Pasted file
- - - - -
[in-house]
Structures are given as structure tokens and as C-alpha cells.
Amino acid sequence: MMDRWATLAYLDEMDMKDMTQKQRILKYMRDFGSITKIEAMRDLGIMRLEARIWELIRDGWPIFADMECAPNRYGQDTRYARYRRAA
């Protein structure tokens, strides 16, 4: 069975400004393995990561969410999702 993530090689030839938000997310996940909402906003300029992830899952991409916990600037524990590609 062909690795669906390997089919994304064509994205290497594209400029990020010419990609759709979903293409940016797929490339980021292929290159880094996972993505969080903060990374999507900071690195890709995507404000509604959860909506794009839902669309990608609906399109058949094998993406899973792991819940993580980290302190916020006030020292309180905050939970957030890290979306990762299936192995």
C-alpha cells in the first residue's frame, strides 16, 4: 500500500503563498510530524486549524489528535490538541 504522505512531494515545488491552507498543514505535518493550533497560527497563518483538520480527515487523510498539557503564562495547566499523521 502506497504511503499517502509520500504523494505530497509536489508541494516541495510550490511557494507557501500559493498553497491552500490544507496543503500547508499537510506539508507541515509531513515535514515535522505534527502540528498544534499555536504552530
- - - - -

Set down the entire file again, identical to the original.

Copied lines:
[in-house]
Structures are given as structure tokens and as C-alpha cells.
Amino acid sequence: MMDRWATLAYLDEMDMKDMTQKQRILKYMRDFGSITKIEAMRDLGIMRLEARIWELIRDGWPIFADMECAPNRYGQDTRYARYRRAA
């Protein structure tokens, strides 16, 4: 069975400004393995990561969410999702 993530090689030839938000997310996940909402906003300029992830899952991409916990600037524990590609 062909690795669906390997089919994304064509994205290497594209400029990020010419990609759709979903293409940016797929490339980021292929290159880094996972993505969080903060990374999507900071690195890709995507404000509604959860909506794009839902669309990608609906399109058949094998993406899973792991819940993580980290302190916020006030020292309180905050939970957030890290979306990762299936192995």
C-alpha cells in the first residue's frame, strides 16, 4: 500500500503563498510530524486549524489528535490538541 504522505512531494515545488491552507498543514505535518493550533497560527497563518483538520480527515487523510498539557503564562495547566499523521 502506497504511503499517502509520500504523494505530497509536489508541494516541495510550490511557494507557501500559493498553497491552500490544507496543503500547508499537510506539508507541515509531513515535514515535522505534527502540528498544534499555536504552530